I’m a Famous Fashion Model

Last Friday night I ventured into unfamiliar territory by attending the beautifully chic Looking Back to the Future: Ralph Rucci Evolved fashion exhibition and reception at the SCAD Museum of Art in downtown Savannah.  (Not familiar with SCAD?  It’s the Savannah College of Art and Design, with an incredible campus scattered all over the Historic District.)  Here I am beforehand, perusing the invitation and trying to decide three things.

1.  Who Ralph Rucci is.  I thought at first that maybe he was related to Susan Lucci (aka Erica Kane–All My Children), before realizing I confused the “L” and “R” of the last name.

2.  If “reception” might translate into “jumbo Savannah shrimp and mojitos.”

3.  If (since this was a fashion event) I had anything cool to wear that wouldn’t make my butt look big.  (Could I wear skinny jeans at my age?)

A bit of research revealed that Rucci is a well known American fashion designer, with a line called Chado Ralph Lucci (“chado” coming from Japanese tea ceremonies which pay close attention to detail and expertise).  His work “always embodies the same formula: the collections present the most beautiful rainwear, outerwear, furs, leathers, embroidery and rich hand techniques, dance dresses, and drop-dead evening gowns.”

Not 100% sure why, I decided to go.

I’m so glad I did.

Because now I’m famous.  (More about that later.)

I arrived about 6:30 p.m. at the amazingly beautiful museum, which was created within a crumbling National Historic Landmark railroad warehouse, part of the large Central of Georgia Railroad Depot complex.

<p node="media-caption">Photos by Richard Burkhart/Savannah Morning News</p><p node="media-caption">”Jewel Boxes” built out of the Savannah College of Art and Design Museum of Art’s exterior help bring the gallery outside along Turner Boulevard.</p>  Savannah Morning News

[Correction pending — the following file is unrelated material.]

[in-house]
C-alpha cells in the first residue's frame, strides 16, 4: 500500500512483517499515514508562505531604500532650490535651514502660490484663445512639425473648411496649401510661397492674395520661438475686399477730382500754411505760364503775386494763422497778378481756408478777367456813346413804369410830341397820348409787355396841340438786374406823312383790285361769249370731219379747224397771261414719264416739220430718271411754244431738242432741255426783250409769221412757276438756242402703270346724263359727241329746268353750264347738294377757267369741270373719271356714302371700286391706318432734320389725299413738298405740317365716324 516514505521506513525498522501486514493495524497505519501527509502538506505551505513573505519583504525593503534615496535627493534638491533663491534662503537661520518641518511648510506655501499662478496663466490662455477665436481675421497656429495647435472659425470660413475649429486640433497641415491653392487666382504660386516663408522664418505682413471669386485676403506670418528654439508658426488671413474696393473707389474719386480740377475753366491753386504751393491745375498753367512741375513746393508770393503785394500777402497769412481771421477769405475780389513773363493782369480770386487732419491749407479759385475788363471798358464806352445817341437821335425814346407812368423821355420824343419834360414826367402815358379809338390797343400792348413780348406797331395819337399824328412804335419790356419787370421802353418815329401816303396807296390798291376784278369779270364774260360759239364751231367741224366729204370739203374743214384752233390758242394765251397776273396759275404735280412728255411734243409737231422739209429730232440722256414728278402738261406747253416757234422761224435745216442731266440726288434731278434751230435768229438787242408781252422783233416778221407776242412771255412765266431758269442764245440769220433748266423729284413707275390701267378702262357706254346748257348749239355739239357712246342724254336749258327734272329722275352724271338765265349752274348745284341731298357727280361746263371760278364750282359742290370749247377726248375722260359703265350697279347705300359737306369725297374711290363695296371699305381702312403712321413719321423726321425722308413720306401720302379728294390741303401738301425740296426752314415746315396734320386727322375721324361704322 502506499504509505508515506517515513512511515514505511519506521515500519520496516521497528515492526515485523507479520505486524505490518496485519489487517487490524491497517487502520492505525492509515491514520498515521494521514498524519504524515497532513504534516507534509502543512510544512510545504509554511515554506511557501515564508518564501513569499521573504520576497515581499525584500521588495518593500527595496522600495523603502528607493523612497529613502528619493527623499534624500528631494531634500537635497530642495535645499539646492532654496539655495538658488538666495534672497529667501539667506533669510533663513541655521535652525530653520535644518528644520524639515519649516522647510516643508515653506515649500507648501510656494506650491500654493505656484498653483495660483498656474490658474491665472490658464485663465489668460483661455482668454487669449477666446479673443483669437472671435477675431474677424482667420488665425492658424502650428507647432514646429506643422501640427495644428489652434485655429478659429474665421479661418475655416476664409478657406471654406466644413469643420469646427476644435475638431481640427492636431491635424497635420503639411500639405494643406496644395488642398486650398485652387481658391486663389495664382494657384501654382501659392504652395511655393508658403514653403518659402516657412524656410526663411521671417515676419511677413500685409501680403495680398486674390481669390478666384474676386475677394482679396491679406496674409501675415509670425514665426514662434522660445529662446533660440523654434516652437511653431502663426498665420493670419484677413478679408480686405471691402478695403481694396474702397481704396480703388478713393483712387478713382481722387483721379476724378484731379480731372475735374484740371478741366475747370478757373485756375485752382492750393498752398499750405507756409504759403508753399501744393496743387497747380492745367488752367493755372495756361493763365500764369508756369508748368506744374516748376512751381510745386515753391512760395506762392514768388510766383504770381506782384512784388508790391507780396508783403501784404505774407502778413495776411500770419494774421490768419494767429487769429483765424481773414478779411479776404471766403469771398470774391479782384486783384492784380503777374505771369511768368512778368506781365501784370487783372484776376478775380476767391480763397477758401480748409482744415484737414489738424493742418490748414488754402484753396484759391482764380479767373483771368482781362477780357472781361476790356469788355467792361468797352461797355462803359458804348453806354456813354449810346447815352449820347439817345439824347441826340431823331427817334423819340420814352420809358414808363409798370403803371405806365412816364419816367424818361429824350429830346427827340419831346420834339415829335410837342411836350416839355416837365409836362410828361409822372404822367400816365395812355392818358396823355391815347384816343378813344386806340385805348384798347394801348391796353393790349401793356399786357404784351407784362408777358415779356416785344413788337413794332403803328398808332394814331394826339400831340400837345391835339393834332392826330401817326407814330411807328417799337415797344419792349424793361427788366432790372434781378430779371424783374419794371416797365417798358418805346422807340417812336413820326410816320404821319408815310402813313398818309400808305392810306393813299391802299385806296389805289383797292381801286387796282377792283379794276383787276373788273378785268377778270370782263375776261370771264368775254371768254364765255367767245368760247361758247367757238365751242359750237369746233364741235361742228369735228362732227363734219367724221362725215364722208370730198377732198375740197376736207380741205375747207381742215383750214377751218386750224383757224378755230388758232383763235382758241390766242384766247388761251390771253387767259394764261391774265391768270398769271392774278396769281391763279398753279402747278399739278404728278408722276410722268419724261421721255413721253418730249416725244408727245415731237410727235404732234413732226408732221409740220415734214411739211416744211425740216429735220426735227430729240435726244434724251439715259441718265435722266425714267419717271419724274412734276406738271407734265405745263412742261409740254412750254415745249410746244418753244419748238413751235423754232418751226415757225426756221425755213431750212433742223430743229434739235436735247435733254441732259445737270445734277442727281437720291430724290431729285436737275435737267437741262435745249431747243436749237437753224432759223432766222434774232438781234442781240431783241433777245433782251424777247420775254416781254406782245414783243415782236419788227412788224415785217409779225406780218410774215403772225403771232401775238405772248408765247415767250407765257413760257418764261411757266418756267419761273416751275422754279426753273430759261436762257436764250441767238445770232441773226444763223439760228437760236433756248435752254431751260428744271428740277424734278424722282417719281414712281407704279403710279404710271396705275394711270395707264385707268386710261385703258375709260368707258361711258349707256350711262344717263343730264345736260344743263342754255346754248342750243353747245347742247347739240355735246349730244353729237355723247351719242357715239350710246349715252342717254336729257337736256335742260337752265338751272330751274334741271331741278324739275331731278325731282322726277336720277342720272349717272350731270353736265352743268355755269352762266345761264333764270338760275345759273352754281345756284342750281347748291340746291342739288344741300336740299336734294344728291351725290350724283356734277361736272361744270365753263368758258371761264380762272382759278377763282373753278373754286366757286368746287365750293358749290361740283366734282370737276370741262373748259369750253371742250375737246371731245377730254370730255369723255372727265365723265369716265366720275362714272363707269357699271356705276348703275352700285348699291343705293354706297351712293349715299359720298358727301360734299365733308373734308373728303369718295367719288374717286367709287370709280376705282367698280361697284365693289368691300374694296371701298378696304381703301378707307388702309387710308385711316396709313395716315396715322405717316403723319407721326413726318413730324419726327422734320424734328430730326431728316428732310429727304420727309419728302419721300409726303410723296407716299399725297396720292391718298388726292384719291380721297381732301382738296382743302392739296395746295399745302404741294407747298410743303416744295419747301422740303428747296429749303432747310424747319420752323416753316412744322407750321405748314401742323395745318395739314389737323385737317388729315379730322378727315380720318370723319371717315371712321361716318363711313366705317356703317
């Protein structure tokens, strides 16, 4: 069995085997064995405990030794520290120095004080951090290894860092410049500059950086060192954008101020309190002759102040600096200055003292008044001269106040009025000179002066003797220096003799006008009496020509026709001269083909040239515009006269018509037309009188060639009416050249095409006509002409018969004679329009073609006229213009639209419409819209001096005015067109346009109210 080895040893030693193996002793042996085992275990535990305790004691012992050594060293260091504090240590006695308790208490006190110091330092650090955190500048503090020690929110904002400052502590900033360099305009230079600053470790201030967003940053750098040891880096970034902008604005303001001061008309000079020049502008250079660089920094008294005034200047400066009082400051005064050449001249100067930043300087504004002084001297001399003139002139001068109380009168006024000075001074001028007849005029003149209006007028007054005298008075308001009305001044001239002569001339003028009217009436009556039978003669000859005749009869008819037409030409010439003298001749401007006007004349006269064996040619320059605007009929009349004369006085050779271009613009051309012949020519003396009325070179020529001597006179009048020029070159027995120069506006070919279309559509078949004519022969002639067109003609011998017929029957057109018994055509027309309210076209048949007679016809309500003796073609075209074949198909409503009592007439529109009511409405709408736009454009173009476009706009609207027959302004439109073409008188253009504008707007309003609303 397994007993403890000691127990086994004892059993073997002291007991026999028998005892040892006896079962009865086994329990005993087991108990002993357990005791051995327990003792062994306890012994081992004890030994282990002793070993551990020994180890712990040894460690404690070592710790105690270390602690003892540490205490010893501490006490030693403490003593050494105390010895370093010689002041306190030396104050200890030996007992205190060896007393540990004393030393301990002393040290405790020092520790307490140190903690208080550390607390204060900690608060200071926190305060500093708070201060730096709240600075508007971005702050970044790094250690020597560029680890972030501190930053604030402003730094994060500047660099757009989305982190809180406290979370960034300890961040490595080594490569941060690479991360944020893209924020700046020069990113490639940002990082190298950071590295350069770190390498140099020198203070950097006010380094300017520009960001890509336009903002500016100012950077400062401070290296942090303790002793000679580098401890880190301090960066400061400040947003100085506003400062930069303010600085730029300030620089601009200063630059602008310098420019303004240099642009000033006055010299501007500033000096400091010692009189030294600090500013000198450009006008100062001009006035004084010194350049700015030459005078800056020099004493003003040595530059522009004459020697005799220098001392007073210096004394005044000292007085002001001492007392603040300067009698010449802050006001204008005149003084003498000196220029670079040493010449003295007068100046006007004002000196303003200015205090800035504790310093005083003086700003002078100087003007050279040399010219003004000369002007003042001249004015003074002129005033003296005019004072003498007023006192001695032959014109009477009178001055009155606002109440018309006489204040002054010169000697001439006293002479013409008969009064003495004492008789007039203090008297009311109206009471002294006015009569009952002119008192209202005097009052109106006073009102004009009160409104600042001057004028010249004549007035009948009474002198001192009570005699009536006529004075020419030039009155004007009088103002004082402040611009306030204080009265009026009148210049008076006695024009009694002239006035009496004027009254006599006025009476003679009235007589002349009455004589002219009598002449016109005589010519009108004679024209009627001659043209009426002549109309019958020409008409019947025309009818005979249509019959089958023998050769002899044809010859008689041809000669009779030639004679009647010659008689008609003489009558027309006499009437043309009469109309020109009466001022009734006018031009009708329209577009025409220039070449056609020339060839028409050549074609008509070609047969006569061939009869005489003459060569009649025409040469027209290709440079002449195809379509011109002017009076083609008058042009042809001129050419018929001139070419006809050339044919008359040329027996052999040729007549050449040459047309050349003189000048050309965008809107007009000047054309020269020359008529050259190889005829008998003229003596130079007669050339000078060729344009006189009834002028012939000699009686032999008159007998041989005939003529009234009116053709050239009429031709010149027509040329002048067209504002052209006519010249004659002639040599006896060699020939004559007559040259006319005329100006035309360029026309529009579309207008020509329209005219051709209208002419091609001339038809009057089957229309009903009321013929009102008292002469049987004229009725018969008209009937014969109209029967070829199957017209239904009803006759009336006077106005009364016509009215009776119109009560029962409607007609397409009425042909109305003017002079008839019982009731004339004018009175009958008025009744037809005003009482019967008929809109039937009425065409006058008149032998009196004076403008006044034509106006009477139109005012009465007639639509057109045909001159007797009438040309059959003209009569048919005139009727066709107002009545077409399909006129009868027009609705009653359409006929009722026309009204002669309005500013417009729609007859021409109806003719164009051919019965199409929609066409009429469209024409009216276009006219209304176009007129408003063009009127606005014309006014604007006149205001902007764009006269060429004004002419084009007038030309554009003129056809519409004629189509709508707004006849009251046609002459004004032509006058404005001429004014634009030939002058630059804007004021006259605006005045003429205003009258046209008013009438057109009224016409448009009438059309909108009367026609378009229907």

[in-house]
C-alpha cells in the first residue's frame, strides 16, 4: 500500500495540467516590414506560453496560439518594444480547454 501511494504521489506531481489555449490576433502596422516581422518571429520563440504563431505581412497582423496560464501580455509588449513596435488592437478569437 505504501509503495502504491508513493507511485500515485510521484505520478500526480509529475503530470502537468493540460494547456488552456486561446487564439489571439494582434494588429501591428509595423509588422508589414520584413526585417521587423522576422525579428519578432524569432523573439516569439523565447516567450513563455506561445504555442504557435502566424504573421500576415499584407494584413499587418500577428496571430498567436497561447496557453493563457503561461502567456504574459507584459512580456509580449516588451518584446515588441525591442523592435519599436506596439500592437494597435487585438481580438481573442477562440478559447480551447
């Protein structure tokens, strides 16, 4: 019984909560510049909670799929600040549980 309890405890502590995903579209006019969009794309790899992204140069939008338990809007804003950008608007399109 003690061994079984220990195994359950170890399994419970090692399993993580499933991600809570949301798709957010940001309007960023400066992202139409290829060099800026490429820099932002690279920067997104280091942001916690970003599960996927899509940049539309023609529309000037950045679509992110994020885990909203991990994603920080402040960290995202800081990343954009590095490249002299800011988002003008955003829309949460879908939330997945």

Here I am with docent extraordinaire Brianne Shew (a SCAD Fashion Design student) who introduced me to the exhibition and explained that “couture” is high-quality, custom made clothing, usually with 80% or more of the piece hand sewn.  (And I finally learned how to pronounce the word: “koo-toor”: http://www.howjsay.com/index.php?word=couture.)

And here I am with one of the mannequins (right before I got a mean look/”no, no” headshake from another docent for getting too close to the mannequin/womannequin).

While browsing through the exhibit, I met a guy with the coolest pants.  Upon introducing myself and my blog, I discovered that Mangue Banzima had recently moved with his family from New York and now owns Qui? Inc., an image consulting firm.  Mangue is married to the lovely Isolde Brielmaier, art historian and chief curator of exhibitions of the SCAD museums.  He writes a fascinating fashion blog:  http://www.quistyle.com/blog (where you can see many photos from the Ralph Rucci exhibit).  As a matter of fact, at his blog, Mangue welcomes your own fashion photo submissions.

And at one point Mangue took my picture and included it in his blog:  http://www.quistyle.com/blog/page/5 (scroll down).  WHY on earth didn’t I dress up more?!  Still, since I’m now famous, from now on please treat me with the respect I deserve.

While at the museum I stuck my head in a couple of the other exhibits.  Here I am sitting in the dark watching a video of frozen shoes sinking into a hole.

And, then, at another exhibit, trying to take a stand and march to my own beat:

But failing and succumbing to the crowd:

Oh well.  Come on, join us.

I really had a wonderful time at the SCADMoA and the Rucci show.  When you can, go!

Leaving, I said goodbye to yet another friendly and helpful Scadite, student Cory Elder, a SCAD painting major.

Moral of story: go where you haven’t gone before, try something new or challenging.  Stretch.  Who knows, you might become famous too.

P.S.  If you have any suggestions for MY new fashion line, let me know ASAP.  Thank you.

One response to this post.

  1. Posted by Julie on May 28, 2012 at 11:48 AM

    By all means, keep that bow tie in the mix!
    Julie – (from the SCAD campus tour)

    Reply

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